By Rob Boston
Confirmation hearings for Supreme Court nominee Elena Kagan are in full swing, and as Americans United had hoped, we’re getting some questions about separation of church and state.
Yesterday, Sen. Dianne Feinstein (D-Calif.) asked Kagan about the relationship between the First Amendment’s “Establishment Clause,” which bars laws “respecting an establishment of religion” and the Free Exercise Clause,” which curbs laws “prohibiting the free exercise” of religion. Together they provide for religious liberty and the separation of church and state.
“What will be your approach to interpreting the Establishment Clause of the Constitution, and how do you believe it works with the Free Exercise clause?” Feinstein asked.
Kagan’s answer was long and legalistic. (You can read our blogger buddy Don Byrd’s account of the whole thing here.)
The crux of her answer was this: “In general, I think, what both First Amendment clauses are designed to do – and this is the way in which they work hand in hand with each other – what they’re both designed to do is to ensure that you have full rights as an American citizen. You are a part of this country, no matter what your religion is, and to ensure that religion just never functions as a way to put people because of their religious belief or because of their religious practice at some disadvantage with respect to any of the rights of American citizenship. So, I think that that’s the sort of overall purpose of both parts of the amendment.”
Not a bad answer. I’d still like to hear Kagan questioned about the church-state views of Thomas Jefferson and James Madison and how her thoughts stack up with those founders. And I’d like to know more about her views on the intersection of religious liberty and civil rights law. Maybe later.
Meanwhile, the Religious Right has found itself in a real bind. The conventional wisdom is that, barring some sort of dramatic, last-minute revelation, Kagan will be confirmed. But Kagan was nominated by President Barack Obama, whom the Religious Right despises, so groups in that movement feel compelled to attack her. (Plus, it’s good for fund-raising.)
The problem is, the Religious Right’s salvos aren’t getting any traction – and they just keep getting more and more pathetic.
Consider Religious Right stalwart, conspiracy theorist and hack novelist Tim LaHaye. LaHaye, a godfather of the Religious Right, is charging that Kagan is a “globalist” who secretly yearns to usher in one-world government. (You know, like they have on “Star Trek.”)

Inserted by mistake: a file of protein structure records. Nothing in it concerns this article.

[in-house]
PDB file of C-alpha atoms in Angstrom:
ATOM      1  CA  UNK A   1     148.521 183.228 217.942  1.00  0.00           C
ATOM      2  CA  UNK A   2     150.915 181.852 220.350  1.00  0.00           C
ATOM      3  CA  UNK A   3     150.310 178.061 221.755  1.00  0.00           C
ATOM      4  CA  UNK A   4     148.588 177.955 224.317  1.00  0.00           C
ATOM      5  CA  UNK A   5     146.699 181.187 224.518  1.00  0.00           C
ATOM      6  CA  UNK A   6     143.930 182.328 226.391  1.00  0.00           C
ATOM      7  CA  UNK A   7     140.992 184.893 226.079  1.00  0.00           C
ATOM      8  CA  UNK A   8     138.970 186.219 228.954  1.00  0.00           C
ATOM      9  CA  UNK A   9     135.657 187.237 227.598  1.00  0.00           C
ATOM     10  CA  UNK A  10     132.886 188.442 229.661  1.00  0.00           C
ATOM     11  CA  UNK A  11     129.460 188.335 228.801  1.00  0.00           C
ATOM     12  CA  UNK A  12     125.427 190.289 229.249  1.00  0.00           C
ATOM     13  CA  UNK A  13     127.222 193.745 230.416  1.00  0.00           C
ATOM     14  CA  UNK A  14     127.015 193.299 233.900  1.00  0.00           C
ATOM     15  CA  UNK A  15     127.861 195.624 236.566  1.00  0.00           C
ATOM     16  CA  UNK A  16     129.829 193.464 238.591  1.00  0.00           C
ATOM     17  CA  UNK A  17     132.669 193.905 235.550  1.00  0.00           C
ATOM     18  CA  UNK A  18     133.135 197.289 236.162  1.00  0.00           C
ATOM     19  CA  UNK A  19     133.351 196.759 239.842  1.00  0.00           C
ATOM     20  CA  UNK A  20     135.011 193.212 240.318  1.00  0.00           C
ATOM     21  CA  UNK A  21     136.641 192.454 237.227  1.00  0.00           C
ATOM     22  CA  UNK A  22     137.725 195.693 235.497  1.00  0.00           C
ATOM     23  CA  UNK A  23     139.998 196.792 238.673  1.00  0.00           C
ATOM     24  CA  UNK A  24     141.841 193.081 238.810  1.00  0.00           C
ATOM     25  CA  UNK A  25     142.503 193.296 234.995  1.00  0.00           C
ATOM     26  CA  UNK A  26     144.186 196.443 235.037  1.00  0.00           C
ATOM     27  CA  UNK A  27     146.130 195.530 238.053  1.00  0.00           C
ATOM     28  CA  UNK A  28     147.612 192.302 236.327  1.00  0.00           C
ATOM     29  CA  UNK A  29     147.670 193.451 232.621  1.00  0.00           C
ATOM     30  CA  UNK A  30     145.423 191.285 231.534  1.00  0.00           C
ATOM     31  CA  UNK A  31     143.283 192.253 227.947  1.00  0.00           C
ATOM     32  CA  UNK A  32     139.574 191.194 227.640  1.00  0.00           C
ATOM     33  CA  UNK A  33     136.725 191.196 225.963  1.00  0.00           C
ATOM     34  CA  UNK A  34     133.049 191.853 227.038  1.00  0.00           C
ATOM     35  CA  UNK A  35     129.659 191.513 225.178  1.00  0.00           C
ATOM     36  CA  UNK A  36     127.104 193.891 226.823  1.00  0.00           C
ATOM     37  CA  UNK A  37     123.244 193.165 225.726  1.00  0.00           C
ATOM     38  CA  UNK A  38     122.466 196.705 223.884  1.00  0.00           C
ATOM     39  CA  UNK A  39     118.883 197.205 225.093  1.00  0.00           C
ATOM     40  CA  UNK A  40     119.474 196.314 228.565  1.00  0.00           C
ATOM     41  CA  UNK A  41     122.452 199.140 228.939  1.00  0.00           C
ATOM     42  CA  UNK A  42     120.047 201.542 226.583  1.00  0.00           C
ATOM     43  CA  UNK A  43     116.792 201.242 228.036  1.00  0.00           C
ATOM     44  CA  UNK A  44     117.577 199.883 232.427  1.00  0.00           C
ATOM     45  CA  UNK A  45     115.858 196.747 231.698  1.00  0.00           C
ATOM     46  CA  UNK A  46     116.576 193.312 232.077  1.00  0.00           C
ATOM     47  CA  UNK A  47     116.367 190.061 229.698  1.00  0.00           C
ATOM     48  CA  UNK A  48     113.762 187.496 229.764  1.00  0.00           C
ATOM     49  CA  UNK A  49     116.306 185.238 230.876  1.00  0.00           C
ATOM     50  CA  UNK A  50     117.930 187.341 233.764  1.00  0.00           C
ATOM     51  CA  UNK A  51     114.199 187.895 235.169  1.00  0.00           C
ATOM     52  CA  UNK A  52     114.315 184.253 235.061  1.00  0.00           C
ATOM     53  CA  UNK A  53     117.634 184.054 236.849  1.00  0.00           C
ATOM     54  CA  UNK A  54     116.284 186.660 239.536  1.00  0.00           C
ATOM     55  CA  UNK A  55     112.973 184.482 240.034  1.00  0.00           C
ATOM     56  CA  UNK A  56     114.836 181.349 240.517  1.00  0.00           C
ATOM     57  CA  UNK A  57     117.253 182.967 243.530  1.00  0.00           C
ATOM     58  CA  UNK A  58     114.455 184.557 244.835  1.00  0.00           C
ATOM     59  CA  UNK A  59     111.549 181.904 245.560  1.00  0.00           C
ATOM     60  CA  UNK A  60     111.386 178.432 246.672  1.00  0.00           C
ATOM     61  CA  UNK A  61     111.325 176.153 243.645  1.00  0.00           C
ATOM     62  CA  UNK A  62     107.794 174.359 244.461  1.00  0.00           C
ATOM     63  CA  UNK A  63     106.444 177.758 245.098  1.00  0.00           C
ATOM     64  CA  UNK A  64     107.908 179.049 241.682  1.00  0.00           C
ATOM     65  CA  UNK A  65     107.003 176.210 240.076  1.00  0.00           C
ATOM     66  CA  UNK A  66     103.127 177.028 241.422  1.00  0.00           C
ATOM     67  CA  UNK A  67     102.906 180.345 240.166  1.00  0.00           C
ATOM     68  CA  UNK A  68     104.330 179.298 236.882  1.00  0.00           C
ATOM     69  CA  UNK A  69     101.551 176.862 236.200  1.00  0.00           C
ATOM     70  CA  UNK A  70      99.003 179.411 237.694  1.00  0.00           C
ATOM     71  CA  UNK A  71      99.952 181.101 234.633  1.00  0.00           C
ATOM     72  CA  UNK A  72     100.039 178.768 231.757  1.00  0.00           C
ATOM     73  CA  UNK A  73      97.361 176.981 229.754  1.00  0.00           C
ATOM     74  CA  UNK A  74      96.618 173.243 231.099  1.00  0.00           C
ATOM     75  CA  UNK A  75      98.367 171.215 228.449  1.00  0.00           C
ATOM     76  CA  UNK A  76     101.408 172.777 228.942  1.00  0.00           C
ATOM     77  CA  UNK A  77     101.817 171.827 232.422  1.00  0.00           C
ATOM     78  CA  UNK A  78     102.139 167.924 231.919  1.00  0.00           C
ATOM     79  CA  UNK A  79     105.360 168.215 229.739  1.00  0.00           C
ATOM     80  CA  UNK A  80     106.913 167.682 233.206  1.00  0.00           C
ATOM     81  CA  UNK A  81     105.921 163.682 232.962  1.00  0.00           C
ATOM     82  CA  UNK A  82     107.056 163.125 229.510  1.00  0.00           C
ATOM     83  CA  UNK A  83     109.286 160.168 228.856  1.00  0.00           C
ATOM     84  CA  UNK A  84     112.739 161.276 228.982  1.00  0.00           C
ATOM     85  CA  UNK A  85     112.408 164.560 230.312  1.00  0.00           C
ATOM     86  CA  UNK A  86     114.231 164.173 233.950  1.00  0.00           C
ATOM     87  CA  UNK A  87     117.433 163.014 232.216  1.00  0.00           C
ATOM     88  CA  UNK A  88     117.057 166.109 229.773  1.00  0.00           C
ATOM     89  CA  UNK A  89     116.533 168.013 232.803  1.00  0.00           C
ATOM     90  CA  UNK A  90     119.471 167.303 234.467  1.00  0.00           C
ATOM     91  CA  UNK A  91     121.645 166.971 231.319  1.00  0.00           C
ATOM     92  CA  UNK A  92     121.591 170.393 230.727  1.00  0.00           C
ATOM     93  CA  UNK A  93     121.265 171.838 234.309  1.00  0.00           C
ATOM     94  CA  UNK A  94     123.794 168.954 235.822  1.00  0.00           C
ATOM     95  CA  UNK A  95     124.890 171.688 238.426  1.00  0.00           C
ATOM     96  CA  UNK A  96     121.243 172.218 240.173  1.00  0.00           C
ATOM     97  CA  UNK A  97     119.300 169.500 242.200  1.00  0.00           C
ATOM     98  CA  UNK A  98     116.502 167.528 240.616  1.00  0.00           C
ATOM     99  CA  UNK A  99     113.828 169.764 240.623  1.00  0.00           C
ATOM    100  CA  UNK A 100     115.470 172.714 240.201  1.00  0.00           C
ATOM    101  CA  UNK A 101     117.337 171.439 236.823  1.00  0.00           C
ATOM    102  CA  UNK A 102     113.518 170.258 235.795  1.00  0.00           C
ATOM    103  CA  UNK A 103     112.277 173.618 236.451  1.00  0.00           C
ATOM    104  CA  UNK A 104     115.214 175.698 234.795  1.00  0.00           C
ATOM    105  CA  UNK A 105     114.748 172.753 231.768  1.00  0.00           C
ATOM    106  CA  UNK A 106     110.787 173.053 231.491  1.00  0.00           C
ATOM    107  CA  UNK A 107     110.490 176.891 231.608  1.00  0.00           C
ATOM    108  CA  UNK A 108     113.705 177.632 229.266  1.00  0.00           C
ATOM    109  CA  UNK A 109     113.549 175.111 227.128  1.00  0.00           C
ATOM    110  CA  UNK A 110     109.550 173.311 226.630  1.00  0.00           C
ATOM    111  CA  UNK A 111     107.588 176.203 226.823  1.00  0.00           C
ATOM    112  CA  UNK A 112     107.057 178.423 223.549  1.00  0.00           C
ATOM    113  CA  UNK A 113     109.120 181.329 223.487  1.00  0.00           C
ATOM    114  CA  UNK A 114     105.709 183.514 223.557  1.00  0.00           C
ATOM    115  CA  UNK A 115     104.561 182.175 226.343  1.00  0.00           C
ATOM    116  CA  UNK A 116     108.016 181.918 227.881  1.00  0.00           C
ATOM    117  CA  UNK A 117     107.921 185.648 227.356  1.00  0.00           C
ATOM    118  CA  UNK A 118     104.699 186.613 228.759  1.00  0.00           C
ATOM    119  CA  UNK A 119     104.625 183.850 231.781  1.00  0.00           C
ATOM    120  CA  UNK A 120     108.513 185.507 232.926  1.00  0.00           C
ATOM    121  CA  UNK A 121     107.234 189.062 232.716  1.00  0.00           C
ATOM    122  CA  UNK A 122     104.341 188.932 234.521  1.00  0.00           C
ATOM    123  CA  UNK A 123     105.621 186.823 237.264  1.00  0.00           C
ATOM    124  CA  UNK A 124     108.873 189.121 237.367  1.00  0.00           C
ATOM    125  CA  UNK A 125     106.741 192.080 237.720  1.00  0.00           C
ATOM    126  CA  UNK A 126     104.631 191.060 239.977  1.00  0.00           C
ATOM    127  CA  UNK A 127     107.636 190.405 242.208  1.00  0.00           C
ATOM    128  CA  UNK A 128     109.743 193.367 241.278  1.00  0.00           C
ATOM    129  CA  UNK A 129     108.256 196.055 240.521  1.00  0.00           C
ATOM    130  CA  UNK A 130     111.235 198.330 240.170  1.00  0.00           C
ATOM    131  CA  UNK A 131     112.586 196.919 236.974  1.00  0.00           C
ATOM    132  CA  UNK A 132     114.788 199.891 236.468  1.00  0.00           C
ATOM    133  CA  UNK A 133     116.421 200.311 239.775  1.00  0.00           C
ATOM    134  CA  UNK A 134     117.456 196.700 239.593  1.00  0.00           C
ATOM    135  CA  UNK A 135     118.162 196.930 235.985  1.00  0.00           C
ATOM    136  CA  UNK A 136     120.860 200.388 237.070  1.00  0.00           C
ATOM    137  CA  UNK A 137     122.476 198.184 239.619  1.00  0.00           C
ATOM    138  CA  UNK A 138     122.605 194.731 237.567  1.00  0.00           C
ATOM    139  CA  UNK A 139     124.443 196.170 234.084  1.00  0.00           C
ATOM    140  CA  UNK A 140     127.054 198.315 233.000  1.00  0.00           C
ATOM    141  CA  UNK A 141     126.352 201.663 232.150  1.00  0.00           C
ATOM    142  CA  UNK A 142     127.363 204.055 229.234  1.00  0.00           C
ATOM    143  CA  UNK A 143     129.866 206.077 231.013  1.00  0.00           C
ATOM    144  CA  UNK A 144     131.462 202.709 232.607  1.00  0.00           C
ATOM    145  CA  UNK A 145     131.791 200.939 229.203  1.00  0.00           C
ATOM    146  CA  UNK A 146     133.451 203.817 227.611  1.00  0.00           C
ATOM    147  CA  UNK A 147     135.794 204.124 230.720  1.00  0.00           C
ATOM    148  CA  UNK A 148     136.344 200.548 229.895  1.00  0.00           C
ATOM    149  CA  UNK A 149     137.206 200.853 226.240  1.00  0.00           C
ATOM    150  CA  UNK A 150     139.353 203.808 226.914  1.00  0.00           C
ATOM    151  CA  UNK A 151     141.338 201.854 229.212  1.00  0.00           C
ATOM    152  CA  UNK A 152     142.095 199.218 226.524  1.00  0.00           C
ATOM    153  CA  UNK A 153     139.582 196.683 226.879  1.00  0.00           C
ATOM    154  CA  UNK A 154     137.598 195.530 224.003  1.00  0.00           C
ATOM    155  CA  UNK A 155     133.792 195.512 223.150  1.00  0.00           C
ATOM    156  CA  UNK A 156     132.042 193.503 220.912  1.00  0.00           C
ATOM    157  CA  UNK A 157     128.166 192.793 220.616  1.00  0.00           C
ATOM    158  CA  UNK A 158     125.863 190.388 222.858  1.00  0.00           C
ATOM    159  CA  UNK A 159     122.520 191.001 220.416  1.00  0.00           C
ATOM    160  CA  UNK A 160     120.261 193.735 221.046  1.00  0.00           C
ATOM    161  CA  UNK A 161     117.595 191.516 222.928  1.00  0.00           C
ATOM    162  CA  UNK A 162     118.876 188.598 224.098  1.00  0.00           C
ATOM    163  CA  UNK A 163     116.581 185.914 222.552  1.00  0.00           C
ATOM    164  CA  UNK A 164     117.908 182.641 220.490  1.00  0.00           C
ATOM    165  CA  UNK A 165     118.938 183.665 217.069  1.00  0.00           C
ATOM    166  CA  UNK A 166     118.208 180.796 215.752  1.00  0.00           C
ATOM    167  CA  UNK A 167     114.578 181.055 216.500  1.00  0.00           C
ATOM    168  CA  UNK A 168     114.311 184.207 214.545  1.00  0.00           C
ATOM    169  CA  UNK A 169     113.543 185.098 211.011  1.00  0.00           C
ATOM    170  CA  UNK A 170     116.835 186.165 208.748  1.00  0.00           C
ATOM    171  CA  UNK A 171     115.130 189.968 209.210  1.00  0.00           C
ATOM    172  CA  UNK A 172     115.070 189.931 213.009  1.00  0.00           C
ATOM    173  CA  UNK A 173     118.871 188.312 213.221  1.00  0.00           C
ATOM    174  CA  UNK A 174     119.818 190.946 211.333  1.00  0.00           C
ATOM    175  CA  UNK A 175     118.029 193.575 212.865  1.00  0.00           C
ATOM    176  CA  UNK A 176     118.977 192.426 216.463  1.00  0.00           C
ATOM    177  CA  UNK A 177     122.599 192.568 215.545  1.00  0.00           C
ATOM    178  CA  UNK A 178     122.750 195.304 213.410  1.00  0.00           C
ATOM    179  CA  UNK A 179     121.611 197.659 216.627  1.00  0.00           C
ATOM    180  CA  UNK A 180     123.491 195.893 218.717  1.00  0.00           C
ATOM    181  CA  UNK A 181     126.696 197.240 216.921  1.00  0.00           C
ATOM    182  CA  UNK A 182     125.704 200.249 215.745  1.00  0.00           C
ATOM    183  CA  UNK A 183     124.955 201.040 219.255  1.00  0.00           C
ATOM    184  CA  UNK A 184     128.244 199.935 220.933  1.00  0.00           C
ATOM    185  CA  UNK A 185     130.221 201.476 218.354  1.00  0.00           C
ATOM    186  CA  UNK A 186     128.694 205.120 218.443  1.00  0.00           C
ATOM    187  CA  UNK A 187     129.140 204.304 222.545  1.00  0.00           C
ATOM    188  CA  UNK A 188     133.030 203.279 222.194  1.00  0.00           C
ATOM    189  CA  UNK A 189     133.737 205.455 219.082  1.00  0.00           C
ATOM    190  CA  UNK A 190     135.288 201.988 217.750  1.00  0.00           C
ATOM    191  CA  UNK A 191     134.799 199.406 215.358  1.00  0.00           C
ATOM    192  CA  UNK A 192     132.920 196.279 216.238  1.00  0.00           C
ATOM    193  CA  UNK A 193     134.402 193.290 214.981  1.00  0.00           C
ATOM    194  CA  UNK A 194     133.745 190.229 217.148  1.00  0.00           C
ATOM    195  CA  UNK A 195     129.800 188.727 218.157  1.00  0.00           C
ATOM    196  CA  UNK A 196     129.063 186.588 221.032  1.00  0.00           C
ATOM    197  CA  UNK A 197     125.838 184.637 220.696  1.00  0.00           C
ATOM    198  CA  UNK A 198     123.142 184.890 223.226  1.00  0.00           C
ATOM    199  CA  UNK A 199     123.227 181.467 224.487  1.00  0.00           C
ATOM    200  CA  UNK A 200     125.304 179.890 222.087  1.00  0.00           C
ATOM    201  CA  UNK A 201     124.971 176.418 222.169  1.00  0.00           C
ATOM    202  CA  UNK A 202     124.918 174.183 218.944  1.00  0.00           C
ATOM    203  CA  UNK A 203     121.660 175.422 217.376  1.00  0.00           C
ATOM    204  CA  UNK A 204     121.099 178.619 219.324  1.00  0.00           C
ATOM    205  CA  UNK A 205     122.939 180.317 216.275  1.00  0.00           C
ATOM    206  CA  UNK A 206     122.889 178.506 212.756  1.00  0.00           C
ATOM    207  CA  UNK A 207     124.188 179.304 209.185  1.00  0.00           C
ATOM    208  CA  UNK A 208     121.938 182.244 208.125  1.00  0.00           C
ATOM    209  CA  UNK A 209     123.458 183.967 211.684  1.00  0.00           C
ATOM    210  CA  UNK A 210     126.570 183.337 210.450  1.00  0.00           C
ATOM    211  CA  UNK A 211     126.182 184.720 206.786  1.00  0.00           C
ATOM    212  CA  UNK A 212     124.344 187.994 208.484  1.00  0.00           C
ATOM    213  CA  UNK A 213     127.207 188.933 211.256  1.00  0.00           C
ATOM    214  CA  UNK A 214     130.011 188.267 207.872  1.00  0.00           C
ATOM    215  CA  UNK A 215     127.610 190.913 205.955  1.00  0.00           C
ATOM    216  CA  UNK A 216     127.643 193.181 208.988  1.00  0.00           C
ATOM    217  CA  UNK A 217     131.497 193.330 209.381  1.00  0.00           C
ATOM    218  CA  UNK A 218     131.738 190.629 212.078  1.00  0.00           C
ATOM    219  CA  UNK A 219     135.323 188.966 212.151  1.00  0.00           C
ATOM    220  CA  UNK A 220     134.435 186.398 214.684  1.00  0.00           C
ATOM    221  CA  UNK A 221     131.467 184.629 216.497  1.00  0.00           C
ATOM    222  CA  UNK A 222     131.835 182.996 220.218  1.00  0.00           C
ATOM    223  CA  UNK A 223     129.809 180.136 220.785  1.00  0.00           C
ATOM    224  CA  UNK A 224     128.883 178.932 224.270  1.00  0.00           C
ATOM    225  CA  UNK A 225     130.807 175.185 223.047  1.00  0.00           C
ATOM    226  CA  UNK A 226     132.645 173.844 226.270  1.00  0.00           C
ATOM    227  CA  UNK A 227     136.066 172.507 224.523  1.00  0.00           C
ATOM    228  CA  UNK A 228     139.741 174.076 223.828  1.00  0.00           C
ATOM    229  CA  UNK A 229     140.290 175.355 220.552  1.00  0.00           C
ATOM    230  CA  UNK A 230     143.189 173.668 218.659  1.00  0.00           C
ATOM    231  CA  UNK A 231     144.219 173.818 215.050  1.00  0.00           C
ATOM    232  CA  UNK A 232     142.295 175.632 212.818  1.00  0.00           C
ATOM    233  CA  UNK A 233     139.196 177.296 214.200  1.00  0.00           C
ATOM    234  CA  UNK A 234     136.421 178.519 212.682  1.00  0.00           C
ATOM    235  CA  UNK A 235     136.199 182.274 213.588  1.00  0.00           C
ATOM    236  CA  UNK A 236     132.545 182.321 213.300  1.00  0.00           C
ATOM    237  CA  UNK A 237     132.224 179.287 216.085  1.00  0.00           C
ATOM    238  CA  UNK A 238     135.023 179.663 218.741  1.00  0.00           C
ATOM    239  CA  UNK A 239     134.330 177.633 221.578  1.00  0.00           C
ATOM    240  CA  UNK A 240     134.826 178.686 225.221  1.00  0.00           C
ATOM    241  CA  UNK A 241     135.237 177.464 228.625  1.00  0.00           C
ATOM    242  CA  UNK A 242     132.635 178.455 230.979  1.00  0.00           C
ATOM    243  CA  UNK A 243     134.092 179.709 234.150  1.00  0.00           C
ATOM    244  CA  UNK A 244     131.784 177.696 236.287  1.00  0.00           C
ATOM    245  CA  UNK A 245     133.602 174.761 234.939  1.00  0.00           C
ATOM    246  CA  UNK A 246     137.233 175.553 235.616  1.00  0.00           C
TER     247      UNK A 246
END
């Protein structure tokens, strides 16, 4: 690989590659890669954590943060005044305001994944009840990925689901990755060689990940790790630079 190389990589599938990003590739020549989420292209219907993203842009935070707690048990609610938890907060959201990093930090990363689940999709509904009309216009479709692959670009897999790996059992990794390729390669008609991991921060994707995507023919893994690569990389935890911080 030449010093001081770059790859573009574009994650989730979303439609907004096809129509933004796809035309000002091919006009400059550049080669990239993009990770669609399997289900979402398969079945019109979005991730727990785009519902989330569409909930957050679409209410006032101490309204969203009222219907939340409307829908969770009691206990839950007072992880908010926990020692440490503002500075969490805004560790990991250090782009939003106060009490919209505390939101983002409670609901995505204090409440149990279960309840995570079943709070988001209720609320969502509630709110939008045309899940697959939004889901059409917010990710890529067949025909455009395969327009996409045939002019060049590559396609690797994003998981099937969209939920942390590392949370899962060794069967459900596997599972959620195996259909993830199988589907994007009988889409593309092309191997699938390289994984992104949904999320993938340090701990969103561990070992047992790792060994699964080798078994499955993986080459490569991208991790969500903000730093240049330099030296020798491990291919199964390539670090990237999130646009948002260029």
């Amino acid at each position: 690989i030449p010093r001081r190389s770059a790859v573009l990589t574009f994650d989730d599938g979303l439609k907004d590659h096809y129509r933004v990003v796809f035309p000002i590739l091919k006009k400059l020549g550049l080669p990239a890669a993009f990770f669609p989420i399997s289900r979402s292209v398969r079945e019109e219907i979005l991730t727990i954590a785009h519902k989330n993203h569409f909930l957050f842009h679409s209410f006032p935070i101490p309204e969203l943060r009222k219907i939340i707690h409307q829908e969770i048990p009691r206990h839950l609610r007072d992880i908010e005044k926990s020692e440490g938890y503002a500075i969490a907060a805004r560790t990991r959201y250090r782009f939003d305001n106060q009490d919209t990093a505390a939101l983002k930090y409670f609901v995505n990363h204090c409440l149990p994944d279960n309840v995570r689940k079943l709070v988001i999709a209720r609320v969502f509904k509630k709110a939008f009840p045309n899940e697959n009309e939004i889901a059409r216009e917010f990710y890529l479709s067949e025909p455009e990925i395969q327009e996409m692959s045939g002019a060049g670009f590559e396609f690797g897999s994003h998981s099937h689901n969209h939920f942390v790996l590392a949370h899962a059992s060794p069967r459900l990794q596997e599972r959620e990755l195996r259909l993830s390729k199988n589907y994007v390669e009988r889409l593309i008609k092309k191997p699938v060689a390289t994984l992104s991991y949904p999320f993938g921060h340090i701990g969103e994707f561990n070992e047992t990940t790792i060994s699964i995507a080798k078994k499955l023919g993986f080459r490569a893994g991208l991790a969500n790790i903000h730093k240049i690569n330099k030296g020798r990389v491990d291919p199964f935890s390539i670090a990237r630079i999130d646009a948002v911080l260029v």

One-world government is a long-running obsession of LaHaye, a founder of the secretive Council for National Policy. The fact that there isn’t any serious effort under way to create such global rule doesn’t stop him. In fact, it just makes him more suspicious – it’s obviously a cover-up!
LaHaye, who made millions peddling his “Left Behind” series of apocalyptic potboilers, is back with a new work of fundamentalist science fiction called Edge of Apocalypse. Written with Religious Right attorney Craig Parshall, Edge of Apocalypse tells the story of Joshua Jordan, a former spy-plane pilot whose efforts to create a missile-defense shield rile up globalist forces and inadvertently spark Armageddon. (“Honey, I blew up the world! Oops!”)
What does any of this have to do with Kagan?
You got me, but for some reason, LaHaye decided to light into her on a blog promoting his new book. In a desperate attempt to link his goofy tome to current events, he warns darkly that Kagan and other “globalists” on the high court “could begin radically steering us away from view of the Constitution that honors our Judeo-Christian heritage and founding.”
Fulminates LaHaye, “With Elena Kagan on the Supreme Court, international legal standards could well be imposed on American citizens by the High Court’s legal globalists even without the need for Senate approval of specific international treaties. In our new novel, Edge of Apocalypse, we show how this trend could create a legal nightmare for conscientious Christians.”
What does Kagan really believe about international law?
Prodded by Republican senators about the issue on Tuesday, Kagan patiently explained that while it can provide ideas for U.S. courts, it’s clearly not binding.
As I’ve said in a previous post, I don’t know what kind of justice Kagan will turn out to be. I’m hopeful she’ll be in the mold of John Paul Stevens, the jurist she aims to replace. But we don’t know that because her record is scanty. That’s why AU asked the Senate Judiciary Committee to do its job by questioning Kagan thoroughly on church-state issues.
The Religious Right has decided on another course: screaming that Kagan is a judicial activist, a far-left maniac, an unqualified empty pantsuit and now a dupe for the great globalist one-world government conspiracy.
At this point, they’re just throwing anything out there and praying it sticks. It isn’t.
Really, if this is the best these groups can do, I’d suggest they bow to the inevitable and go home.
Edge of Apocalypse? Edge of insanity is more like it.